Frankston Times 28 January 2020

Page 5

Concert for bushfire relief MCCLELLAND Sculpture Park and Gallery will host a concert next weekend to help raise money towards bushfire relief. Musical acts Deborah Conway, Willy Zygier, and Kutcha Edwards will be the headline acts for the Sundown at McClelland benefit concert. All proceeds from ticket sales will go towards Gippsland Emergency Relief Fund. McClelland Sculpture Park and Gallery director Lisa Byrne said “our thoughts are with all Australians affected by the bushfires, the firefighters, emergency services and volunteers helping our communities, animals and lands.”

“So much is going to be needed and we believe that every contribution can help, so spread the word, come and join a collective effort in support of others in need,” she said. Performer Deborah Conway said “observing the fires from a safe distance over the last few weeks has been distressing. Over our lifetimes we have seen the effect of too many catastrophic events destroy lives, property and wildlife but it is wonderful to be part of a community that each time rises to the occasion with assistance, generosity and care.” “The proceeds of this concert will all be directed to the people of East Gippsland who have been so profoundly

affected,” she said. Other musical guests at the event include Deborah Cheetham, Gena Rose Bruce, Afrovival, Charlie Owen, and The Mudcakes. The concert runs from 3.30pm 8.30pm, Saturday 8 February. McClelland Sculpture Park, 390 McClelland Drive, Langwarrin will host the event. Tickets are $15 for children, $30 for concession and seniors, and $45 for adults. Bookings at BGLFB KUTCHA Edwards will perform at the Sundown at McClelland benefit concert. Picture: Supplied

Climate activists ready for arrest Keith Platt TWO groups operating on the Mornington Peninsula are part of a global movement seeking government action to counter climate change. XR Westernport and XR Mornington are part of the British-based Extinction Rebellion movement that has a “core strategy” of “mass disruption of city centres through nonviolent civil disobedience”. Along with XR Frankston, the two peninsula-based branches are among 66 similar groups throughout Australia. Murray Lindsell Turner said people who joined XR Westernport at a meeting in Balnarring Hall on Tuesday 14 January were “willing to be arrested” at future demonstrations. He said the inaugural meeting included school teachers, former politicians, Mornington Peninsula Shire councillors and small business leaders “all seeking clarity and wanting change on climate policy”. Jack Clarke, of XR Mornington spoke about the science and effects of climate change. “Those attending the meeting represent a broad range of community members all keen to get a better understanding on the science and how Extinction Rebellion operates,” Mr Turner said. “The level of discontent about both political parties’ efforts towards climate change was apparent, and the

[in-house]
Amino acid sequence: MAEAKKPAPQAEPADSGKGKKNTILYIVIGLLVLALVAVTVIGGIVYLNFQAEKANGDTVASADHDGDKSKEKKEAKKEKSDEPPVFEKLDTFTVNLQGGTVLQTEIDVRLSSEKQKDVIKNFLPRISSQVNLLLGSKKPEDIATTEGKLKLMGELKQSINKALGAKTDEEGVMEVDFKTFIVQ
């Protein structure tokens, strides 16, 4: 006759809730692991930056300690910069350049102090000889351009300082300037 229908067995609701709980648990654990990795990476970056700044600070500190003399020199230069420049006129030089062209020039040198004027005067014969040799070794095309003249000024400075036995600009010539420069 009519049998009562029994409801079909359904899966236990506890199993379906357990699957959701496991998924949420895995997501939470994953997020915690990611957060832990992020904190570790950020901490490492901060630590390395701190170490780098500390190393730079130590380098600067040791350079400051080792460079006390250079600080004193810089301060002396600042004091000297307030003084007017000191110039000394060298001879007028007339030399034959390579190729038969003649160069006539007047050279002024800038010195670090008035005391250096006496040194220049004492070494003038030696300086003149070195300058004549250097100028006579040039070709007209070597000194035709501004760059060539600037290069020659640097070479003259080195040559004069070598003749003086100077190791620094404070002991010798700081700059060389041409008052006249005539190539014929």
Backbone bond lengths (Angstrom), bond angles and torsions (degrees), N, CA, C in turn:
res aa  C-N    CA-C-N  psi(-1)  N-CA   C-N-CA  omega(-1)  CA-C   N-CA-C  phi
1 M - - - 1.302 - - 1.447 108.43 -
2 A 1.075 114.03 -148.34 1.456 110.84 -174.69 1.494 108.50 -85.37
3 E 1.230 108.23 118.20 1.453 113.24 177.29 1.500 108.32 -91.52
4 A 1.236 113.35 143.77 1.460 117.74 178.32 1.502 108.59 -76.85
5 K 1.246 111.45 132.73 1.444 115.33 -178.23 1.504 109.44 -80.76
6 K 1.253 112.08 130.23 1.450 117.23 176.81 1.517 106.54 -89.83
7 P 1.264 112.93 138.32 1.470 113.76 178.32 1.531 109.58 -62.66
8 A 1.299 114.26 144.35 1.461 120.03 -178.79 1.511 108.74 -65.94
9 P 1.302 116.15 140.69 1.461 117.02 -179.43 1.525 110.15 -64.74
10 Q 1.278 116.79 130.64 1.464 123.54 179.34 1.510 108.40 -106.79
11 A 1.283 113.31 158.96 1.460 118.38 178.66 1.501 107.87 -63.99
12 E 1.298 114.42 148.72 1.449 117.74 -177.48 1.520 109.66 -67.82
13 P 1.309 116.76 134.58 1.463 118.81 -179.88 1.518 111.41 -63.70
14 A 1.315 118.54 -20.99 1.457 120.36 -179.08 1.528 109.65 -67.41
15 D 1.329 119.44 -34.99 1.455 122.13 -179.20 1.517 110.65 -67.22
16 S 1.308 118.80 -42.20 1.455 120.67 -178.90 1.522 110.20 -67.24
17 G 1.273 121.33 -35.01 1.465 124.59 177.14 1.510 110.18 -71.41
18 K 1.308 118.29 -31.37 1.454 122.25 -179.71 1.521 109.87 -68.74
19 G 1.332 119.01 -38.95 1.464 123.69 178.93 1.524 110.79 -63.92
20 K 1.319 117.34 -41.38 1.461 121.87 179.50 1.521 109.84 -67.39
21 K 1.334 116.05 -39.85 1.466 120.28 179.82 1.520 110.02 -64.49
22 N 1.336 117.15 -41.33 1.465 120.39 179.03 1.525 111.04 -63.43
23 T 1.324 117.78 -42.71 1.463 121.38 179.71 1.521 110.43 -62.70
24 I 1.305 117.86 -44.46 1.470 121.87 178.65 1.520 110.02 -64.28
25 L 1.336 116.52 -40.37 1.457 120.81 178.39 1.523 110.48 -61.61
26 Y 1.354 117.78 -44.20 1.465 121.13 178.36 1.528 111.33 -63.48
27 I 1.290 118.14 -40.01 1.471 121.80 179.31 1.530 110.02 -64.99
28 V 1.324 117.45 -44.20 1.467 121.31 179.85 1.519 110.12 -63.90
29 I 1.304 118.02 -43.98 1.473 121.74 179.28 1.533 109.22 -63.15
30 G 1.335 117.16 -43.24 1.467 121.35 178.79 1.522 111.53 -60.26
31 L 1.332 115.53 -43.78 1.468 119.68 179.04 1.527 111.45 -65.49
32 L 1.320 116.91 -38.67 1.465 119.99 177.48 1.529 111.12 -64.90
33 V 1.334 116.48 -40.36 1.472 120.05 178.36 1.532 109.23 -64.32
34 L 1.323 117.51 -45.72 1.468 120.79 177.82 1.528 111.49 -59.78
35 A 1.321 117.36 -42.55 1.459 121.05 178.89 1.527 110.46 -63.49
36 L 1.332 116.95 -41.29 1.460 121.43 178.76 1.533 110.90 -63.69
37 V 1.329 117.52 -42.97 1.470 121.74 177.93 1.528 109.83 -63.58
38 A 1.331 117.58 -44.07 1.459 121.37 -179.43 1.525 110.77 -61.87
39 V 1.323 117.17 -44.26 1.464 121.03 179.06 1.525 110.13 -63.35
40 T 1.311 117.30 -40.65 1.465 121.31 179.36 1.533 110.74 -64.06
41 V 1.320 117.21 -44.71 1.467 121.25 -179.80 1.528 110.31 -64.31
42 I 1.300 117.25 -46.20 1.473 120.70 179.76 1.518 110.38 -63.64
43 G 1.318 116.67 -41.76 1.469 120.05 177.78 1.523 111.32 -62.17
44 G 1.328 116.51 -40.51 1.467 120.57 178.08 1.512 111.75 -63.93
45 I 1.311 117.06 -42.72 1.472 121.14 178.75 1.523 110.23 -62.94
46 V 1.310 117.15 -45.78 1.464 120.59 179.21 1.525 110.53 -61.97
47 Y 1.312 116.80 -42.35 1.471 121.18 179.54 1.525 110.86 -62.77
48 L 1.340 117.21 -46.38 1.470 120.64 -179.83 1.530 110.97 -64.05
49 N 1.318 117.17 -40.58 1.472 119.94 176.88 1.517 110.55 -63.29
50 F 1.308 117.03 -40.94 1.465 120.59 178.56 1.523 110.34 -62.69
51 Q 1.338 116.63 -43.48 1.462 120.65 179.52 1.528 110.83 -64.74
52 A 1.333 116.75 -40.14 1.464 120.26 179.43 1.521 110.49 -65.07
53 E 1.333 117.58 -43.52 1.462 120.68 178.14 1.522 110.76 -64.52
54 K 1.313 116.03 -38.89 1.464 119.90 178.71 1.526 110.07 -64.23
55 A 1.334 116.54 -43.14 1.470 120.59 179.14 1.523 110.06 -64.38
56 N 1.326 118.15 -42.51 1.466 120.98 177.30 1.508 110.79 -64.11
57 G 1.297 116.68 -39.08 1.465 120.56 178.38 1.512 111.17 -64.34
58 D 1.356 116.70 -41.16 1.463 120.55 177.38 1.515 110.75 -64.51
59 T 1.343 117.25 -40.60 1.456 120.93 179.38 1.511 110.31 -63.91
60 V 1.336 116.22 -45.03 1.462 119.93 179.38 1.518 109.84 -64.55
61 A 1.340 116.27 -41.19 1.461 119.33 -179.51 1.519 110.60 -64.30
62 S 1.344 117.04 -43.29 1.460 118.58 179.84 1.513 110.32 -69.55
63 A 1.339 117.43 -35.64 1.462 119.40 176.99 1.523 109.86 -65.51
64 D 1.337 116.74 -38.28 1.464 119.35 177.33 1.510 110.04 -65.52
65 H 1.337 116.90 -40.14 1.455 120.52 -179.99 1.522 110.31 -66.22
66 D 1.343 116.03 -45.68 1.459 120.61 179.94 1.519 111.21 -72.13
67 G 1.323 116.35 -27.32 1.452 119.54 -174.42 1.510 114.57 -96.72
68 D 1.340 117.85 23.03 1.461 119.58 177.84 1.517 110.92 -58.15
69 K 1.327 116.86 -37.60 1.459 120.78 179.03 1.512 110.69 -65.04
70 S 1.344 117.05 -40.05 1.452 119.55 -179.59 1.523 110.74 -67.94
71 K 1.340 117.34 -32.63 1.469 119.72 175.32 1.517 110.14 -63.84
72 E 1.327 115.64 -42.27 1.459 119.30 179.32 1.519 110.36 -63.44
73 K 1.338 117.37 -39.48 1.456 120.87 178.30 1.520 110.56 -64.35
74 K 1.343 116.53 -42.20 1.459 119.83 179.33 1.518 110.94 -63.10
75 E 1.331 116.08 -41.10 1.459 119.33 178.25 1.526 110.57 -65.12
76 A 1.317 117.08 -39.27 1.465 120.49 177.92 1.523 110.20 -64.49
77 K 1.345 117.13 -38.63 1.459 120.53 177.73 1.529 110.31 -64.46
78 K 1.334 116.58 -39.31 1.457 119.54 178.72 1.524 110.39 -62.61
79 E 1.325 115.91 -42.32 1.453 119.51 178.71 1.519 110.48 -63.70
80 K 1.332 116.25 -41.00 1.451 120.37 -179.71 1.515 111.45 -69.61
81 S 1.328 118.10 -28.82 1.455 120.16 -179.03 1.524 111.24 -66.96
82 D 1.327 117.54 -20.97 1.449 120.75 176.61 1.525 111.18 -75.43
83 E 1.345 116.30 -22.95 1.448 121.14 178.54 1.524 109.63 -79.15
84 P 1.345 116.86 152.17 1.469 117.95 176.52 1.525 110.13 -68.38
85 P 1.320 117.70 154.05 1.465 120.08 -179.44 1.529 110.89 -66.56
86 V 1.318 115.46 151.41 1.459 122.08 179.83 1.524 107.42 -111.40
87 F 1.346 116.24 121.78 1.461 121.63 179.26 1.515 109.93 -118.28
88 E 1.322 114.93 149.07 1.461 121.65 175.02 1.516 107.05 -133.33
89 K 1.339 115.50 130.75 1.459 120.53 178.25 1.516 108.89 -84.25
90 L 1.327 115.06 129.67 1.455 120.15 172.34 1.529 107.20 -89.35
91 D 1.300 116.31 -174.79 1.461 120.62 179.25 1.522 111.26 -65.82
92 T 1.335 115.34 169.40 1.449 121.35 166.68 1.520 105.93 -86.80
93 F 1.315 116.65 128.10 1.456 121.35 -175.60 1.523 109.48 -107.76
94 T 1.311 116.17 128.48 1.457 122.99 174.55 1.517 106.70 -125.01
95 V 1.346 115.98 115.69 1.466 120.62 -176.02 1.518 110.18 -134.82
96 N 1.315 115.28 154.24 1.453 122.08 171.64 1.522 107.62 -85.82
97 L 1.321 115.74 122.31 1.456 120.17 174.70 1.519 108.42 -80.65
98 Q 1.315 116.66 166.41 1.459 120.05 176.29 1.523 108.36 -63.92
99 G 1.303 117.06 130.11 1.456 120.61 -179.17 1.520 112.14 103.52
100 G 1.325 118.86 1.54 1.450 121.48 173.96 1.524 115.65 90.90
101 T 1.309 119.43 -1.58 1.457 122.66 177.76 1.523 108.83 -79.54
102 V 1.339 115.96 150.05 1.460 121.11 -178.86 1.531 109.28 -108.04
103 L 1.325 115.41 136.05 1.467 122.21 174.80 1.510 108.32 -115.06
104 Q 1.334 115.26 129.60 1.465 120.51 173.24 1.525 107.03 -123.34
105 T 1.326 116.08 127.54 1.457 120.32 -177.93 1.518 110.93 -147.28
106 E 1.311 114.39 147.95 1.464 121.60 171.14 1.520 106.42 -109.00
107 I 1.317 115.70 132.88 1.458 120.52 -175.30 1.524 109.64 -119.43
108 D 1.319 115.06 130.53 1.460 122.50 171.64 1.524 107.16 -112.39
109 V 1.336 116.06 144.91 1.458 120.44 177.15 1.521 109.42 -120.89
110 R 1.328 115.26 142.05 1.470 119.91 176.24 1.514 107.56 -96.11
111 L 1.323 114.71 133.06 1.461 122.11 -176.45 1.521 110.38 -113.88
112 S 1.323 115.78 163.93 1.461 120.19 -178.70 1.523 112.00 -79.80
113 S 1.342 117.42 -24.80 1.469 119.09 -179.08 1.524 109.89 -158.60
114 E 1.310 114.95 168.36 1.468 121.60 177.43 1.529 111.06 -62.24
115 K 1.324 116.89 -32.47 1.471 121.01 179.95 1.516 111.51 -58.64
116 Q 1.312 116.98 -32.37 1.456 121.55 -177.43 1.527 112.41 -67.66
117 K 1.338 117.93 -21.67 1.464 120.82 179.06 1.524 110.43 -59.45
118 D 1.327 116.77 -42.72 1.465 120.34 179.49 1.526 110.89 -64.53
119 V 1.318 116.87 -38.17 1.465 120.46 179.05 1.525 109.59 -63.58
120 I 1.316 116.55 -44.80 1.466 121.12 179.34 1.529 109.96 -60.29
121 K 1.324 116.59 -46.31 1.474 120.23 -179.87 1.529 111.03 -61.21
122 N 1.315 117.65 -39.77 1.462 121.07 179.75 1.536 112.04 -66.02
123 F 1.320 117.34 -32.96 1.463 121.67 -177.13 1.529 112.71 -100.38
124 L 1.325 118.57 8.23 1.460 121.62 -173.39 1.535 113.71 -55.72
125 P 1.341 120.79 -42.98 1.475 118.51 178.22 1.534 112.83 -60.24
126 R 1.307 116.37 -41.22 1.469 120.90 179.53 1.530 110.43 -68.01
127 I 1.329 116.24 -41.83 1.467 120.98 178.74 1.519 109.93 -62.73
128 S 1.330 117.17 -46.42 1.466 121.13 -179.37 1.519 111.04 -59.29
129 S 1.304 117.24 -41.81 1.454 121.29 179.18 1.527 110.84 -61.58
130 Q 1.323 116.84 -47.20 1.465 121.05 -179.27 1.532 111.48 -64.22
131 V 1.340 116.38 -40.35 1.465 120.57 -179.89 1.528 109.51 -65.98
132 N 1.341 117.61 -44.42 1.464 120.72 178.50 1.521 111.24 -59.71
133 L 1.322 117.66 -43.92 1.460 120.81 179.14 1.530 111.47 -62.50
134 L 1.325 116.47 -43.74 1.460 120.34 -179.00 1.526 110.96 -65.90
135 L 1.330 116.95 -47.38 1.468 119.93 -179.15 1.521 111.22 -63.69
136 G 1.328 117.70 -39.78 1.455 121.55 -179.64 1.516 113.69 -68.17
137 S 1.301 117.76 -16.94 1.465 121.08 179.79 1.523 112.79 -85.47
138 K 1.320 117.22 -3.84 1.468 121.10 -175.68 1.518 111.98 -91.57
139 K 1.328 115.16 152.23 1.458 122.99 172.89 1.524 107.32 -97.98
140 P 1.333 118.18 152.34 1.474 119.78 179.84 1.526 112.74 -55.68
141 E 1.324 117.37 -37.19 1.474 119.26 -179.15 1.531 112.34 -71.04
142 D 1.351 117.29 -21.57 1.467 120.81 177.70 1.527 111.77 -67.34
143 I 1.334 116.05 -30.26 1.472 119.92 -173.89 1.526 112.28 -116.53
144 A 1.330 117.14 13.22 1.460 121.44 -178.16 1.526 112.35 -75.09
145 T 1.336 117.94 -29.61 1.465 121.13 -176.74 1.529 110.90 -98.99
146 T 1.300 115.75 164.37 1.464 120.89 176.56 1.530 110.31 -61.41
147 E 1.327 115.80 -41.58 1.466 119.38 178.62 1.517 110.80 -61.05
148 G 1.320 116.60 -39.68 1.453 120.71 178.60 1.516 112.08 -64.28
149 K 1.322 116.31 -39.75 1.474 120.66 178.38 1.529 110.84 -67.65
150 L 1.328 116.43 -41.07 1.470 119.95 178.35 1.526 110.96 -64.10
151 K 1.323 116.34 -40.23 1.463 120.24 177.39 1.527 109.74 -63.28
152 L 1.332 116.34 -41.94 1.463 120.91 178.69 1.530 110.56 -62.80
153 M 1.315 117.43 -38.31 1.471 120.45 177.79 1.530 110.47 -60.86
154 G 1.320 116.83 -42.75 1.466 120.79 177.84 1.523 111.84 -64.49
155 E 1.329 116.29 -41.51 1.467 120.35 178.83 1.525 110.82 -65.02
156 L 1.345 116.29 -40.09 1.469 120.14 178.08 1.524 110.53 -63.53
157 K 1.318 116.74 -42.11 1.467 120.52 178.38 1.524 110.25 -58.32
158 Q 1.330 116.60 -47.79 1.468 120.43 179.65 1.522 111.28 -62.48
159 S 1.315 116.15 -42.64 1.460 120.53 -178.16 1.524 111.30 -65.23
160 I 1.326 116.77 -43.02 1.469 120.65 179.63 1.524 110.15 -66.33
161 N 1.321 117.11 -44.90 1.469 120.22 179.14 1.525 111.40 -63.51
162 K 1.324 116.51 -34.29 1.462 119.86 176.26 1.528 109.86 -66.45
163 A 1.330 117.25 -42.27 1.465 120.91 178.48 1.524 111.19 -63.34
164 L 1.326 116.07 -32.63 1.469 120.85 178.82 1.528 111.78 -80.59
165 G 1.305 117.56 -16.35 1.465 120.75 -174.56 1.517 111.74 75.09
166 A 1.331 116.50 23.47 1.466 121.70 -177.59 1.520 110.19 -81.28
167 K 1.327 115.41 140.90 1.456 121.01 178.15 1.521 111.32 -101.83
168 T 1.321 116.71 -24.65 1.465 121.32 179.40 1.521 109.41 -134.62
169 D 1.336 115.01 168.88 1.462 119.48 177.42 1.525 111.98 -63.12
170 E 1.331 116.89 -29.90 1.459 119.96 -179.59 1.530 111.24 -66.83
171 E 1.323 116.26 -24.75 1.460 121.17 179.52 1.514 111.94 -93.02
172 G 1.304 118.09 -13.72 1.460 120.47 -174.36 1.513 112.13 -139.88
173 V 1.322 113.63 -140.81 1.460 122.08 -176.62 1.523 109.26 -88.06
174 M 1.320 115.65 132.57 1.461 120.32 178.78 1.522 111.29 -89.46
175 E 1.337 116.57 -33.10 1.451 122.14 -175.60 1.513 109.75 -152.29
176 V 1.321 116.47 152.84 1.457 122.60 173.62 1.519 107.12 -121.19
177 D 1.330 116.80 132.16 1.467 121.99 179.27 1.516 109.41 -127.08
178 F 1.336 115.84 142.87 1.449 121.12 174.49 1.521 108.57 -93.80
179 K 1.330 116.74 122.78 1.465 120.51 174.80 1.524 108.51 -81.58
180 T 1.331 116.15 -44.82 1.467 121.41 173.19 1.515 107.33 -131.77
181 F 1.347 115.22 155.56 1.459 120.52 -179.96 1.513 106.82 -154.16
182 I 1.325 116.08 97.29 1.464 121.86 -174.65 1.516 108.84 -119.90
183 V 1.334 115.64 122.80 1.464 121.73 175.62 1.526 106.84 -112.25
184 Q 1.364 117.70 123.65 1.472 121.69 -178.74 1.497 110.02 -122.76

mood of people power with a considered, measured response to world climate change policy at a local level.” Mr Turner said the meeting discussed the need for an “immediate response to climate change and the extinction of flora and fauna” and “the real possibilities of world population and resources management in a stressed environmental-depleted system”. Extinction Rebellion (XR) describes itself as “a peaceful movement of civil disobedience that seeks urgent action to prevent the worst of climate change”. “We are about political change not personal change – though we welcome the latter. We act in full public view and we take responsibility for our actions,” the movement’s website states. “Government must tell the truth by declaring a climate and ecological emergency, working with other institutions to communicate the urgency for change. “Government must act now to halt biodiversity loss and reduce greenhouse gas emissions to net zero by 2025.” With its “Guide to Citizens' Assemblies”, Extinction Rebellion says it wants to mobilise 3.5 per cent of the population to create “a world that is fit for generations to come”. This includes “breaking down hierarchies of power” while seeing the use of “non-violent strategy and tactics as the most effective way to bring about change”.

CRANBOURNE RACING CENTRE Grant street, Cranbourne Tel:(03) 5996 2393 Frankston Times

28 January 2020


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